Sunday, August 5, 2007

Perez's suspension leaves many questions

Neifi Perez of the Detroit Tigers was given an 80 game suspension on Friday after his third positive test for a banned stimulant. The suspension officially ends Perez's 2007 season and leaves his future employment with another organization in doubt.

Throughout his career, Perez has been known much more for his glove than his bat. Always a slick fielding middle infielder, Perez has managed to hit .267 for his career with 64 home runs. His best offensive seasons came during his time with the Colorado Rockies from 1998-2001, where his best single-season home run total was 12 in 1999. Since 2001, he's bounced around the MLB, playing for the Royals, Giants, Cubs, and now the Tigers, having very little offensive success -- though he did manage to hit .274 for the Cubs in 2005. But obviously, with a career on-base percentage under .300, Perez was never an outstanding hitter by any stretch of the imagination.

My main question is -- why would Perez start using steroids or any performance enhancing drugs at this point in his career? He's played 12 major league seasons, and he's put together a decent career. He was playing on a winning team as a backup, certainly with his best seasons behind him. Perez almost had the chance to win a World Series ring last year with Detroit, and he may have had that chance this year. Why would he knowingly jeopardize that?

According to this article on, Perez was diagnosed with ADHD last season, and he took medicine so he could focus during games. He claims that after his pills ran out after the season, he was given a new prescription and eventually started taking another medication. Perez remains furious over the way he was treated and the lack of information he received over his positive test results.

"They called three different positives on a 20-day-period," Perez said. "I was using a medicine that was supposedly authorized by the doctors due to [my] personal condition."

Perez had more to say: "Many people might be trying to understand how is it possible that a player tests positive for the same substance three times in half a season. The truth is that they tested me four times between May 10th and June 1st and they never told me if there was anything wrong. I have been using that same medicine all this time."

I'm one of those people who can't seem to comprehend why or how this happened. Perez isn't the type of baseball player who needs to take any type of performance enhancers at this point in his career. It doesn't make sense that he would take something now during the twilight of his career when he serves mainly as a pinch runner or late-game defensive replacement.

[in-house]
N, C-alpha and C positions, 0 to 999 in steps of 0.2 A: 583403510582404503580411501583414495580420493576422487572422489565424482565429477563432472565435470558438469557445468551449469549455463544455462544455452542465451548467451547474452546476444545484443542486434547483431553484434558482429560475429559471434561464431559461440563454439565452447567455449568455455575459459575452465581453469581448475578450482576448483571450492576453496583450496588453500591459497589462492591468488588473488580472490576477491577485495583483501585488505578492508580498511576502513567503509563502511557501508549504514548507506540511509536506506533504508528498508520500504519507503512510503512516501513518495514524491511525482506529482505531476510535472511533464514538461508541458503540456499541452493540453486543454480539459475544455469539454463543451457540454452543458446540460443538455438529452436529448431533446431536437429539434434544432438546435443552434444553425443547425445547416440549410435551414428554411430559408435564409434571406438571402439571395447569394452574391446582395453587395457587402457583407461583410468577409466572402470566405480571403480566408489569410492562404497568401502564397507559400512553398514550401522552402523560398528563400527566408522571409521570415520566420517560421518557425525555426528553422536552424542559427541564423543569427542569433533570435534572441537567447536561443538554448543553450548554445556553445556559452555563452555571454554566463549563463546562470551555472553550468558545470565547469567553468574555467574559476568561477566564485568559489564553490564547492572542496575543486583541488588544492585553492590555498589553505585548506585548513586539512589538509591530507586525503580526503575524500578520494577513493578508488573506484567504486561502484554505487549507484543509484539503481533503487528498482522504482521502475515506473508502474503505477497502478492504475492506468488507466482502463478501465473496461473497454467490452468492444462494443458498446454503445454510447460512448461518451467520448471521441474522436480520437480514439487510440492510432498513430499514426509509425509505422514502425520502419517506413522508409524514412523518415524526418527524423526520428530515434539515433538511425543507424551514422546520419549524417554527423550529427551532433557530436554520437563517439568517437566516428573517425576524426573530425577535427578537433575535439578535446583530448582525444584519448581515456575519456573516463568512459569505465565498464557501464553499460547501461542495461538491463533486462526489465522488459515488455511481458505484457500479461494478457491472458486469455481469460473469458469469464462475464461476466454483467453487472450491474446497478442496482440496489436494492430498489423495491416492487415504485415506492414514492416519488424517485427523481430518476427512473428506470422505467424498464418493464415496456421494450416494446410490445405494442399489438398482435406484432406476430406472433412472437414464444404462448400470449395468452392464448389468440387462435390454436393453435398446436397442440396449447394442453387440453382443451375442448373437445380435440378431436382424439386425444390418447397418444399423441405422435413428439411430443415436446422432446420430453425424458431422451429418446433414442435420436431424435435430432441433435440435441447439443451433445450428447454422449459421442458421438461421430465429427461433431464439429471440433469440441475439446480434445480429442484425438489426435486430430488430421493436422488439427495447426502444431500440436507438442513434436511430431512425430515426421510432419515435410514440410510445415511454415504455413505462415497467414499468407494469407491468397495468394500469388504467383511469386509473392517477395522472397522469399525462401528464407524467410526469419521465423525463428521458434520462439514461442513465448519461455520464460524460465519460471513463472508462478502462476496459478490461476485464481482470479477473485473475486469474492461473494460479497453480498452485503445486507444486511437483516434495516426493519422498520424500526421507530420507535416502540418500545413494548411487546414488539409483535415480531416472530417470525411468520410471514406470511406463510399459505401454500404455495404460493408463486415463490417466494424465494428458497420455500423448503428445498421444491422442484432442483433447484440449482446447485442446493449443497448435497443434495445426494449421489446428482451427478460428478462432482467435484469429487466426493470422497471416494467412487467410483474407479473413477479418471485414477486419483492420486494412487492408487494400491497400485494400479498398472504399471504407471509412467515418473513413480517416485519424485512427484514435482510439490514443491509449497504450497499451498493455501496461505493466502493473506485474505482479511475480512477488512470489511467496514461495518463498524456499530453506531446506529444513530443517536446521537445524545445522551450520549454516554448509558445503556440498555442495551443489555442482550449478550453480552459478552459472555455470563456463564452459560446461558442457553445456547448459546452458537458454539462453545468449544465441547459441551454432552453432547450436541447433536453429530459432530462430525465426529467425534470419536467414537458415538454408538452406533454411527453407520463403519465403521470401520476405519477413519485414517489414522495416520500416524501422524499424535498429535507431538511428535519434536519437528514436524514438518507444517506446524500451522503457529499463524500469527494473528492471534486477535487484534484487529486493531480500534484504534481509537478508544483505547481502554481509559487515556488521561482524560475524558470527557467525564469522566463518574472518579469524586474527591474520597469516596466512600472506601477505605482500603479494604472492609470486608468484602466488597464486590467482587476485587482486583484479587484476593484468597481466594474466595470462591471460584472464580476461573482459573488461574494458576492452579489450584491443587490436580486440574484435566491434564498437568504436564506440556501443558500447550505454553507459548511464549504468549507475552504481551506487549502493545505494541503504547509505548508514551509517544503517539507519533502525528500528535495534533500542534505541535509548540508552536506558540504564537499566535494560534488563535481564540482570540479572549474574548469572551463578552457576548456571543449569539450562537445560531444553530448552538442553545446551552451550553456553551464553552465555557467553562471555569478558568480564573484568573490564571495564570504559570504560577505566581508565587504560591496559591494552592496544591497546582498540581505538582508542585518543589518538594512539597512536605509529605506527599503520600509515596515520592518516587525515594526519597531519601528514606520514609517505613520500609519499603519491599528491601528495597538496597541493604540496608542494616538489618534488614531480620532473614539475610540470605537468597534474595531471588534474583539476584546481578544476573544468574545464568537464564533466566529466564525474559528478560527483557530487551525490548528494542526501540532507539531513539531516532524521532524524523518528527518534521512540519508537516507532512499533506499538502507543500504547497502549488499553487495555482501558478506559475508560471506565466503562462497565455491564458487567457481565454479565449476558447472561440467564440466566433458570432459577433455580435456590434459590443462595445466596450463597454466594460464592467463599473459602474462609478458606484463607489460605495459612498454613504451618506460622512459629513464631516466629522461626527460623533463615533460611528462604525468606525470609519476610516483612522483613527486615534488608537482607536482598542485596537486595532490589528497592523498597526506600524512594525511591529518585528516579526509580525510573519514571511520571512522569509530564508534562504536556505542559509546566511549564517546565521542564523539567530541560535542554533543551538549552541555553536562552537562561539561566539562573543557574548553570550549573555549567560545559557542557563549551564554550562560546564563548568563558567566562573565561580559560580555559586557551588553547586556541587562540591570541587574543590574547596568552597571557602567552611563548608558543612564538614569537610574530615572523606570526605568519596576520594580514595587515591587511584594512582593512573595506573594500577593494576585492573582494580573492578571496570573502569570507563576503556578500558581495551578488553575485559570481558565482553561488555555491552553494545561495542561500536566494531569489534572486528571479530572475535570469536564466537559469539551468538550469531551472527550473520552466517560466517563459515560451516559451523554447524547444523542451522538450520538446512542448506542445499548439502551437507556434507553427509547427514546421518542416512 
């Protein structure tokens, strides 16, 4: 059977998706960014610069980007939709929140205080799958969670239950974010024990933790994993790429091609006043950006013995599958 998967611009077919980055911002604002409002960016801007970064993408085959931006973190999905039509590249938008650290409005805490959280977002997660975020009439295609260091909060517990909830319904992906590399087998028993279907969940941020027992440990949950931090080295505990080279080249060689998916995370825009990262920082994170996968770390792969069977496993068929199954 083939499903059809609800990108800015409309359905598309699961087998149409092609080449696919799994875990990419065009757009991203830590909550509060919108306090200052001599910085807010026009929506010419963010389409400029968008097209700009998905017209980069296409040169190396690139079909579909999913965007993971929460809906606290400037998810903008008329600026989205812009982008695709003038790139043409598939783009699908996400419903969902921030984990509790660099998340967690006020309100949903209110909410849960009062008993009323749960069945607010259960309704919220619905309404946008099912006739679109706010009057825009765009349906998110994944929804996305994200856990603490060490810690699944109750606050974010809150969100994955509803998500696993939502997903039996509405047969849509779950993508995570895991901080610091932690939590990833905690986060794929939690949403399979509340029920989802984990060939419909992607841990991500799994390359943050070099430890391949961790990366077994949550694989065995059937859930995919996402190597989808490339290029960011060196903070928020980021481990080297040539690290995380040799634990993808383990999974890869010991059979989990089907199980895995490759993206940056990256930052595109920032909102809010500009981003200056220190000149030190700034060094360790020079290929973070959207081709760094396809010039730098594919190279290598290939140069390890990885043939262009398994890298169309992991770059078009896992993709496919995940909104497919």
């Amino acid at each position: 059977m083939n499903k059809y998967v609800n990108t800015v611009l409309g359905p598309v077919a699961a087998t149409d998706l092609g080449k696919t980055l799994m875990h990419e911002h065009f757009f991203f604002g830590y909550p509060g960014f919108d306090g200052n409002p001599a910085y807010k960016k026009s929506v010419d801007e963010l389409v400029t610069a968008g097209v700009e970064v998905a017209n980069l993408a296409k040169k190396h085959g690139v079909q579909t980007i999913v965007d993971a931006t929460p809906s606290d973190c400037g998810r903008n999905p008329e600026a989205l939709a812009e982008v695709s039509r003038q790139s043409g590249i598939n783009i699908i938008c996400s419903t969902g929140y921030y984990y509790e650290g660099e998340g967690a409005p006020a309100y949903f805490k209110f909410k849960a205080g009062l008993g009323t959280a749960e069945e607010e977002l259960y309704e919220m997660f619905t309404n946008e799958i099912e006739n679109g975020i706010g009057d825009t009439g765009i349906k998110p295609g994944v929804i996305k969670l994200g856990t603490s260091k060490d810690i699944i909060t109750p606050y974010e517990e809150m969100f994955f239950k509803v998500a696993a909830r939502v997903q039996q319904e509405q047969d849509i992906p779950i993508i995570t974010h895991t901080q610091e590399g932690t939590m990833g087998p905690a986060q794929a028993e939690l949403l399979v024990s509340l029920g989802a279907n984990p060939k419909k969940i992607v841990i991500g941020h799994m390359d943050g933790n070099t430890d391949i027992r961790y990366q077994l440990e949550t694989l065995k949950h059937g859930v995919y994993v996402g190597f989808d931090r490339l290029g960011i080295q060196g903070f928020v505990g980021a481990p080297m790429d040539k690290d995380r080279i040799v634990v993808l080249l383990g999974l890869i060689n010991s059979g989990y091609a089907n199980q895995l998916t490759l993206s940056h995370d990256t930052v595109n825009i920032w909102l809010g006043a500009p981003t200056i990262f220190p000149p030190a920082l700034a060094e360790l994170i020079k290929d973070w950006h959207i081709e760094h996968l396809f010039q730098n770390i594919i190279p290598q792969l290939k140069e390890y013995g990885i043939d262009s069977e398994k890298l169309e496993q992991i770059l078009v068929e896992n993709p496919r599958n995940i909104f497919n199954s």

I'm not usually very interested in wondering why people do things, but sometimes, and especially in this case, things just don't seem to add up. Even though everyone can't go back in time and find out if certain players really did use steroids or not, it seems rather odd that currently Barry Bonds is leading an assault on Hank Aaron's home run record while a back-up middle infielder, who has remained essentially the same size his whole career, might find playing another game in a major league uniform impossible next year.

Perez firmly believes he was treated unfairly -- "They tested me during spring training and everything was negative. But then in May I guess I tested positive, but they never told me there was something wrong. Even twice, they only tested me, when the regular procedure is to test at least four or five players."

If what Perez claims is true, then there needs to be a whole lot more communication between baseball officials and players during these drug tests. Keeping players clean and steroids out of baseball is extremely important, but not at the cost of ruining someone's career over medication for ADHD. Perez has problems focusing on games; he's not looking to gain any edge in an unfair manner.

Sure, Perez still failed his tests, but if he was never told about what was found in his system or what was causing the problem, how was he supposed to fix it? If I was Perez, I wouldn't have figured that my ADHD medication was causing the failed drug tests. Where is the communication? And it also seems rather odd that Perez was tested by himself on some occasions instead of with other players, as he claims.

This whole ordeal makes very little sense. Hopefully this situation causes some sort of positive change in the way drug testing is done in the MLB. I guess it's possible that Perez may have indeed used steroids, but I'm not sold on it at all. "I can't care less about the money," he said. "I'm worried about my family's honor."

That's good enough to leave some doubt in my mind. What about you?

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